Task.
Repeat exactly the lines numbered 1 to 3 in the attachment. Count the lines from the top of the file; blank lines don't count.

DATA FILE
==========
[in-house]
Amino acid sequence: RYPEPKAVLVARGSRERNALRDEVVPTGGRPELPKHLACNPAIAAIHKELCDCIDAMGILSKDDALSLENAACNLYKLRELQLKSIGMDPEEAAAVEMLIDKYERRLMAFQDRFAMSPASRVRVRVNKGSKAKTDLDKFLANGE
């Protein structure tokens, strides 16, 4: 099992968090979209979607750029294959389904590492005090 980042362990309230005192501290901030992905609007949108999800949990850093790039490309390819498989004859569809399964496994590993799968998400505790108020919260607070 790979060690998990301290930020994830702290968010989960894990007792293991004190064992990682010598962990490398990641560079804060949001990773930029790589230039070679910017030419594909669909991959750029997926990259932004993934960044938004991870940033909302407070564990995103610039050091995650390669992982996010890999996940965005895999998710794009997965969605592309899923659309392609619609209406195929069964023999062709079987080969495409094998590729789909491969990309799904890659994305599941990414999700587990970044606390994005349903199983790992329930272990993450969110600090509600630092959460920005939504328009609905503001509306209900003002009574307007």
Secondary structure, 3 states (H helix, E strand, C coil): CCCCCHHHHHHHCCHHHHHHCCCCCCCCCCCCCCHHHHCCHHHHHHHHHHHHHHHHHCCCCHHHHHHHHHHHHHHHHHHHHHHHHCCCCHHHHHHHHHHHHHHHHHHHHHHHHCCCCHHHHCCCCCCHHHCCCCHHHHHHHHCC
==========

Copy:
[in-house]
Amino acid sequence: RYPEPKAVLVARGSRERNALRDEVVPTGGRPELPKHLACNPAIAAIHKELCDCIDAMGILSKDDALSLENAACNLYKLRELQLKSIGMDPEEAAAVEMLIDKYERRLMAFQDRFAMSPASRVRVRVNKGSKAKTDLDKFLANGE
């Protein structure tokens, strides 16, 4: 099992968090979209979607750029294959389904590492005090 980042362990309230005192501290901030992905609007949108999800949990850093790039490309390819498989004859569809399964496994590993799968998400505790108020919260607070 790979060690998990301290930020994830702290968010989960894990007792293991004190064992990682010598962990490398990641560079804060949001990773930029790589230039070679910017030419594909669909991959750029997926990259932004993934960044938004991870940033909302407070564990995103610039050091995650390669992982996010890999996940965005895999998710794009997965969605592309899923659309392609619609209406195929069964023999062709079987080969495409094998590729789909491969990309799904890659994305599941990414999700587990970044606390994005349903199983790992329930272990993450969110600090509600630092959460920005939504328009609905503001509306209900003002009574307007």